When is an airfield not an airfield?
Can Microlight sites be included as an airfield; what about gliding sites or airships or 'decoy' airstrips? I would include them, especially as many of them were 'proper' airfields originally.
How does one define a seaplane 'airfield'?
How does one 'verify' that an airfield did exist?
Here's something I wrote in Airfield Review many moons ago.
What’s in a name?
If we had existed in the 1930’s, we should no doubt have called ourselves “The Aerodrome Research Group”, rather than “The Airfield Research Group”.
And while we are on the subject of fashions in technical terminology, how, why and when was it, that aeroplanes became aircraft?
I recently stumbled upon the answer in an Admiralty file, at the Public Records Office, when researching something entirely different. A letter, dated 3rd November 1942, from the Offices of the War Cabinet, addressed to the Private Secretary to the First Lord of the Admiralty, says the following:-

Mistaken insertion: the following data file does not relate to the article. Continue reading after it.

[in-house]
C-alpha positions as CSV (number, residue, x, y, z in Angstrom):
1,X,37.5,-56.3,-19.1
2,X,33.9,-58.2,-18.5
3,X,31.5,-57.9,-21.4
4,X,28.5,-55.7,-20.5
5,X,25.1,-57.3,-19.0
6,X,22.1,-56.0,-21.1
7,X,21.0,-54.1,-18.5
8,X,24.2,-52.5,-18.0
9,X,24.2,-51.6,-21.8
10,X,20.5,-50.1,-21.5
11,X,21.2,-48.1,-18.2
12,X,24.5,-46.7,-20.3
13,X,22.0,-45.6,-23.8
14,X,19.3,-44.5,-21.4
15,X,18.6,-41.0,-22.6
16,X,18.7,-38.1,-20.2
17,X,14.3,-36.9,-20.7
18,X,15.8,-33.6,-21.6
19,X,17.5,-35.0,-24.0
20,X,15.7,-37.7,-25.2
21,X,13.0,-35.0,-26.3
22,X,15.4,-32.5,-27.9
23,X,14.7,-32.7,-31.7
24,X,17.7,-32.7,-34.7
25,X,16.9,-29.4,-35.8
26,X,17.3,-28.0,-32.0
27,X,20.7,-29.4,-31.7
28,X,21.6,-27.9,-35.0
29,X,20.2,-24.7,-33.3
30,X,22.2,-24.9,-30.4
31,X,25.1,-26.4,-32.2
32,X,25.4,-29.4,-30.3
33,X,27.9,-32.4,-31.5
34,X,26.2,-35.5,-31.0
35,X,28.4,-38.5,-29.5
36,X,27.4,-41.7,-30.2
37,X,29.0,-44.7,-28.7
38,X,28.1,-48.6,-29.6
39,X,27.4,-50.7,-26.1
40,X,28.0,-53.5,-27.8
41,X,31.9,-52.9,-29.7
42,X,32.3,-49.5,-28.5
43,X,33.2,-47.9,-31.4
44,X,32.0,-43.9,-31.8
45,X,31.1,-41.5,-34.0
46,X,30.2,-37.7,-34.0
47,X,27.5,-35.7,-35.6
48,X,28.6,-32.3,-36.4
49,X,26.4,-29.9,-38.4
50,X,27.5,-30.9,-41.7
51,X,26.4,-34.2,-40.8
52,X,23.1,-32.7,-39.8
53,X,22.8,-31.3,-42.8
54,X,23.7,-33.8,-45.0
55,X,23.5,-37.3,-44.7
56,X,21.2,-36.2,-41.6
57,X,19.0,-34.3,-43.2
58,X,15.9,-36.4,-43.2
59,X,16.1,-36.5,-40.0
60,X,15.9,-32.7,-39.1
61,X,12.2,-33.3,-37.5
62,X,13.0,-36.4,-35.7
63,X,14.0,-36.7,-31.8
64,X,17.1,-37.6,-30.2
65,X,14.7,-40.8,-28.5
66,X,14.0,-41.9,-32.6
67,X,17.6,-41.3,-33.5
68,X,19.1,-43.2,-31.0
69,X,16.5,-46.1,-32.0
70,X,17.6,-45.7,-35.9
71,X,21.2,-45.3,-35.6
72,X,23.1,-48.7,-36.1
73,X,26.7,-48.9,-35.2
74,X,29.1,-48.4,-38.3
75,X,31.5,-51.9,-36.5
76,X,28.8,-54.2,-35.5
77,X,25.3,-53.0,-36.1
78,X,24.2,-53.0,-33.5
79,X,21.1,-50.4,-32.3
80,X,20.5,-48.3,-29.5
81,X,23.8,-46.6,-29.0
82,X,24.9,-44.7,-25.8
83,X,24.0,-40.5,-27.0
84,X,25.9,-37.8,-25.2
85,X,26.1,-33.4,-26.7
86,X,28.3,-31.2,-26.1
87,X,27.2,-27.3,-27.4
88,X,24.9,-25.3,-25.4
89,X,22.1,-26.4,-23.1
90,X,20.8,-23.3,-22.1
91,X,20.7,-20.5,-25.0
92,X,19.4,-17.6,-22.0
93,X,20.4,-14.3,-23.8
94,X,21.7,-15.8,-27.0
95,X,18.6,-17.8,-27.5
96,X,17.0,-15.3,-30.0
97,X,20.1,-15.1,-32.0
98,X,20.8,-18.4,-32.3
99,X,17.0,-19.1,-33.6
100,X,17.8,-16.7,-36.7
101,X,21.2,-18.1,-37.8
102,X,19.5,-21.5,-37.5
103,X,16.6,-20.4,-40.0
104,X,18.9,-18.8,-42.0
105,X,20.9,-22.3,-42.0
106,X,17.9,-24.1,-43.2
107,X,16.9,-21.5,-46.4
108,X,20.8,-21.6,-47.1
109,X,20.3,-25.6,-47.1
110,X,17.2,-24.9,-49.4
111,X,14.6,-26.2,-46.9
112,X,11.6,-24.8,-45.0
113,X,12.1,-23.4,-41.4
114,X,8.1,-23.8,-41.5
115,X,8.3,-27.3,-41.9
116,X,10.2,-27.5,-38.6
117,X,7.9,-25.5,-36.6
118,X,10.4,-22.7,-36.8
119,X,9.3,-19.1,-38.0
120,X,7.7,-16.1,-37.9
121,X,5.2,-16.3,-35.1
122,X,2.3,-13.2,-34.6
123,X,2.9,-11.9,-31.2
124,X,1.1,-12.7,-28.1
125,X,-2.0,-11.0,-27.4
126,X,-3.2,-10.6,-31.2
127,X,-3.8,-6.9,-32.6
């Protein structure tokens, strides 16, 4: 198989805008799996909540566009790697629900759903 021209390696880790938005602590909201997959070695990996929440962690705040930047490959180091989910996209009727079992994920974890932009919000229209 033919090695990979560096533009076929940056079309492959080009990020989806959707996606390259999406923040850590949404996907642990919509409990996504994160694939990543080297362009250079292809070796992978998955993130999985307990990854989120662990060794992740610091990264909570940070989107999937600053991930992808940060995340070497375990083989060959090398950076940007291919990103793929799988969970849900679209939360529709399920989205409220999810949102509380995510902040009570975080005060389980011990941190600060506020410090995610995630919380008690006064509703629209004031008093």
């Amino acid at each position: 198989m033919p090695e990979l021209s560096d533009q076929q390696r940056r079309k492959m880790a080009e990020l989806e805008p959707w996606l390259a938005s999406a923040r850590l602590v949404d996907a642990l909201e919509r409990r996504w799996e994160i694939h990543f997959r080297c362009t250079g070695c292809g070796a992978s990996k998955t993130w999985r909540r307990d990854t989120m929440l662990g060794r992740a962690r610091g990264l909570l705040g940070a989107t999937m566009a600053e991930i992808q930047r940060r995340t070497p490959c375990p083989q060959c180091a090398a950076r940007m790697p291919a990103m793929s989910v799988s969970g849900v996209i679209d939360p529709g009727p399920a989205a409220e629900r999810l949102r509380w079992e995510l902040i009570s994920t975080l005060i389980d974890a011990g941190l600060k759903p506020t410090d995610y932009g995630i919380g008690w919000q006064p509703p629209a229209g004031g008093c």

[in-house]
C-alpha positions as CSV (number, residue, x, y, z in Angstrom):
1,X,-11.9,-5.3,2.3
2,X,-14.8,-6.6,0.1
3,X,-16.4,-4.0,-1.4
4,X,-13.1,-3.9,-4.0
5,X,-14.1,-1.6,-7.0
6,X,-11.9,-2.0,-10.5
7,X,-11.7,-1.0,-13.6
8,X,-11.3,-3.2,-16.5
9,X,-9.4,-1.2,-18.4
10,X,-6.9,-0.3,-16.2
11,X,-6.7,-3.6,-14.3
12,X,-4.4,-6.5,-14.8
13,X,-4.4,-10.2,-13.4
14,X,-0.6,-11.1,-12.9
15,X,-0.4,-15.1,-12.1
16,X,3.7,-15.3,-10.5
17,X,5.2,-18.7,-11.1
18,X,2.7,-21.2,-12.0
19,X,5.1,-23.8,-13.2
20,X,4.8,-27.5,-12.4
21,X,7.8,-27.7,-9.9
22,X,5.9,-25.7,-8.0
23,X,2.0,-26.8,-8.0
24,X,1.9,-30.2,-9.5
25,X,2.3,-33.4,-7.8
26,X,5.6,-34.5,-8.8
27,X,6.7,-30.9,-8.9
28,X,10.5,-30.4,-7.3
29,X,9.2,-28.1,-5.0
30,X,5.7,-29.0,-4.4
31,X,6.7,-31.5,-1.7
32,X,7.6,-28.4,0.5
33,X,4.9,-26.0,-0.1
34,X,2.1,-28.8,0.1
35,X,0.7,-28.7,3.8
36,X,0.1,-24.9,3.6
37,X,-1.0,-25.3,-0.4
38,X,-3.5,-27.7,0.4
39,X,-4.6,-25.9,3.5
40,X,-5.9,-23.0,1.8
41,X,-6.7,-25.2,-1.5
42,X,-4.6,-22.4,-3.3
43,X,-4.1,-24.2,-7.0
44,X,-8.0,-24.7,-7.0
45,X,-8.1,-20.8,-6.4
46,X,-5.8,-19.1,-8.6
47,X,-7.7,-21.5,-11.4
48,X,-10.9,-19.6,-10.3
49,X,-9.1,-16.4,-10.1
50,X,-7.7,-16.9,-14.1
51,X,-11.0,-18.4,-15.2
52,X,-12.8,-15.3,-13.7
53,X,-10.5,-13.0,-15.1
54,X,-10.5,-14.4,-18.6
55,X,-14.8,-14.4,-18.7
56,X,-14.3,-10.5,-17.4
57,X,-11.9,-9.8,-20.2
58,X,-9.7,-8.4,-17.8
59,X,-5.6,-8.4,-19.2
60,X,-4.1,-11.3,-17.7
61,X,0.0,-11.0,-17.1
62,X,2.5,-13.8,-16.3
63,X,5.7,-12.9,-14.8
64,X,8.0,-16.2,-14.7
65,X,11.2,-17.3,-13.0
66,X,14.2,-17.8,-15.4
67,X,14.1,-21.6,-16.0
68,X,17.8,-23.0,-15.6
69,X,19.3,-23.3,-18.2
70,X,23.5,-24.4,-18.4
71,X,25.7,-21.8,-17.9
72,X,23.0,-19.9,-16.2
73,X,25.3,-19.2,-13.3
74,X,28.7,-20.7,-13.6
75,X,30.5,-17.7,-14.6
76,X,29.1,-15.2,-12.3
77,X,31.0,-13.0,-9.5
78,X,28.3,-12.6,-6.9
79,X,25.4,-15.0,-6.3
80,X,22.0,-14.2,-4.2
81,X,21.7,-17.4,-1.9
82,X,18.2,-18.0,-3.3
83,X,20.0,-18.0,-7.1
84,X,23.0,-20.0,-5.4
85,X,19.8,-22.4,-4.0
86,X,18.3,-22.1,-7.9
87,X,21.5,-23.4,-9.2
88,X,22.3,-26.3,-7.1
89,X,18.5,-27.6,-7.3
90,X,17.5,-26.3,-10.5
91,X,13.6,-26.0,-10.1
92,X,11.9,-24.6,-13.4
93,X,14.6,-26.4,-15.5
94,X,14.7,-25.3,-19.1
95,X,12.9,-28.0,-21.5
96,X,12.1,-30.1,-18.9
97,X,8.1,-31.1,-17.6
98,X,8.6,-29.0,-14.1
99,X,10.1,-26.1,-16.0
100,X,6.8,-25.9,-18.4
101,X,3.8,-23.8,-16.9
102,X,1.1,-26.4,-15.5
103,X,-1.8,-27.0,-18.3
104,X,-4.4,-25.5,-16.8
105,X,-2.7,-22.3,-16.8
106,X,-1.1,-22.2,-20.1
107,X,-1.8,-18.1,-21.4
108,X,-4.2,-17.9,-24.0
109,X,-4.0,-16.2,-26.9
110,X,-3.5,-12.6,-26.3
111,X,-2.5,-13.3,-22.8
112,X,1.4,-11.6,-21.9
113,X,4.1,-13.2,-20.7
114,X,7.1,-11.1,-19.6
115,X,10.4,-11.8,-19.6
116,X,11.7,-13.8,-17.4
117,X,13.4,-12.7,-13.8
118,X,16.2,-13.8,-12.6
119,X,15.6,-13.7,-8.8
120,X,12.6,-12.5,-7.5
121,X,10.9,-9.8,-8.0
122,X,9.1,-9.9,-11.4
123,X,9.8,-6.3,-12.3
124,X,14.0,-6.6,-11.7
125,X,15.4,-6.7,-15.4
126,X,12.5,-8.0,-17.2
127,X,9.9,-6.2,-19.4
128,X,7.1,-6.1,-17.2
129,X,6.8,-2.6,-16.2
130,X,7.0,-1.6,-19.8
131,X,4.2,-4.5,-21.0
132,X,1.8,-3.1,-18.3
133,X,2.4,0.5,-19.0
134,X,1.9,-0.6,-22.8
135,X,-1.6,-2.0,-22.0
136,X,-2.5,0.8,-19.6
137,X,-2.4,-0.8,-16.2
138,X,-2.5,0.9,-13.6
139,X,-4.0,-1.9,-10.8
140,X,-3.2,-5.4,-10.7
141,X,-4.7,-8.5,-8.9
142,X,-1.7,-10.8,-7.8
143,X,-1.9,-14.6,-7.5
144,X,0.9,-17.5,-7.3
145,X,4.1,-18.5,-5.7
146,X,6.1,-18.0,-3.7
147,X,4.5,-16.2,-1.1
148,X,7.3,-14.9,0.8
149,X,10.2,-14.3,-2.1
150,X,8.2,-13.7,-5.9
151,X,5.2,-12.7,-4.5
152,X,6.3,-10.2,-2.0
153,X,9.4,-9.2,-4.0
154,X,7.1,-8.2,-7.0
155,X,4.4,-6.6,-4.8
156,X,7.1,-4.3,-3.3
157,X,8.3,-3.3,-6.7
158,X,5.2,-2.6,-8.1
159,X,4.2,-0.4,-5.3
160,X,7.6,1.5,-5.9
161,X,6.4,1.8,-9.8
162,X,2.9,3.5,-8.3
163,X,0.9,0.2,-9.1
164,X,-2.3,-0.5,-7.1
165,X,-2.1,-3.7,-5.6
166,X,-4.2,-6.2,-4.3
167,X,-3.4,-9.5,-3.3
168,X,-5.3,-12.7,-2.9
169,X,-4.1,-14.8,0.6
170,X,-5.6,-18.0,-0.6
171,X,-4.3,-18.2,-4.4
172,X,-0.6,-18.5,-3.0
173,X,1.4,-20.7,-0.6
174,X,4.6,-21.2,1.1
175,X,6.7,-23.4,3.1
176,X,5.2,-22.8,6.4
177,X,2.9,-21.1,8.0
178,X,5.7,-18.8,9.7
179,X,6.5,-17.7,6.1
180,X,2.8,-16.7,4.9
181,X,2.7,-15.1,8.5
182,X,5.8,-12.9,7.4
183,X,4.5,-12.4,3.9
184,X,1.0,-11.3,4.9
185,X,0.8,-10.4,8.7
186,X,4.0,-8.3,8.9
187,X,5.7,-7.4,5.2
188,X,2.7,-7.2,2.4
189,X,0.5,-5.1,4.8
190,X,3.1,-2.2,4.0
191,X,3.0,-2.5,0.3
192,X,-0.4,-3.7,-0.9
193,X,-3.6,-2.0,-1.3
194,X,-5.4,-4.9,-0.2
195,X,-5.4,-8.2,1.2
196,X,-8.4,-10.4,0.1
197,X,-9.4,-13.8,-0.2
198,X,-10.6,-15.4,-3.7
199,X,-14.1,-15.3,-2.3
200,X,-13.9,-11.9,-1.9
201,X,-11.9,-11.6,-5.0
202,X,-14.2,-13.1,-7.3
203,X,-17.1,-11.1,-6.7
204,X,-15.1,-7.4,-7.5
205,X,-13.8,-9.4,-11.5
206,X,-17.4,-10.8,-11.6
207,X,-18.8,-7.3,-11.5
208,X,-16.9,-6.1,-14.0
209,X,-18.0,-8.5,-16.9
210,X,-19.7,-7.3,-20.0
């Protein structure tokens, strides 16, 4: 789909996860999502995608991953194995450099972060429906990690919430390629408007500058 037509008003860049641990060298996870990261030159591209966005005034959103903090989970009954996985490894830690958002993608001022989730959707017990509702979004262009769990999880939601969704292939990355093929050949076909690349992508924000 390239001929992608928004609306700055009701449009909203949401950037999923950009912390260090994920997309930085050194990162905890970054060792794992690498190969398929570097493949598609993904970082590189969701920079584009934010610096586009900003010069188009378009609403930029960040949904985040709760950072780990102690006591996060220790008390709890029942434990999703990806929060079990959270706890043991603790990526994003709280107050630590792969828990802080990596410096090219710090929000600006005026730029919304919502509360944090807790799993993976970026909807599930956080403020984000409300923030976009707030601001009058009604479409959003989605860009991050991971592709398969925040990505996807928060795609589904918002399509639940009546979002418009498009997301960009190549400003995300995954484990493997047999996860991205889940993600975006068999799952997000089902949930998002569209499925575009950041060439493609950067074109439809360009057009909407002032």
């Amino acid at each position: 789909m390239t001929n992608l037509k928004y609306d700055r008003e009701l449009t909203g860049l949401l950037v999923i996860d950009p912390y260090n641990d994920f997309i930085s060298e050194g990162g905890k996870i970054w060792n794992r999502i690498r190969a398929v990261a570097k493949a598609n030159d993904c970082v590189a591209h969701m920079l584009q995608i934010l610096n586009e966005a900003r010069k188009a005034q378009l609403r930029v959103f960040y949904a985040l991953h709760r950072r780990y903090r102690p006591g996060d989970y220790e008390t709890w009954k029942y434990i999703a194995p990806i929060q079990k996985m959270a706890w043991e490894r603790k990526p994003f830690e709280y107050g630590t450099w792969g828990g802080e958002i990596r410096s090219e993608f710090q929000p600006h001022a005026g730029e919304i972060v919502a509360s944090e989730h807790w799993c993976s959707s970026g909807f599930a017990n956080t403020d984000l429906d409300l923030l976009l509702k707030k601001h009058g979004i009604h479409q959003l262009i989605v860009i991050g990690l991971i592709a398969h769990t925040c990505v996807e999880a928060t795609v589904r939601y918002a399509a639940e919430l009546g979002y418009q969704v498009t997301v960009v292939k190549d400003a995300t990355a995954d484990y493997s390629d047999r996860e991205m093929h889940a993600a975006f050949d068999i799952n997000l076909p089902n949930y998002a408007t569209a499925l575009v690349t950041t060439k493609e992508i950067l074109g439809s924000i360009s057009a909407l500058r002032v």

“The Prime Minister has expressed the wish that in future, the words aircraft and airfields should be used instead of aeroplanes and aerodromes.
I would be grateful if steps could be taken to comply with the Prime Minister’s wish so far as concerns your Department.
I am writing in similar terms to other Departments who have much occasion to use these terms.
Early in 1943 came the ruling that the area used for the operation of seaplanes was to be described as a “seaplane base”.
A letter dated 15th June 1943 authorised the additional term “airport” but emphasised that the British would definitely not use the word “airdrome”, that was in vogue with the USAAF at the time.
So it seems that Winston Churchill really liked to get into the nitty-gritty detail, (or whatever they called that at the time).
The CAA have a generic definition which basically says :
An aerodrome is any area of land or water set aside for the safe landing and takeoff of aircraft.
Not the exact wording but as close as I can remember.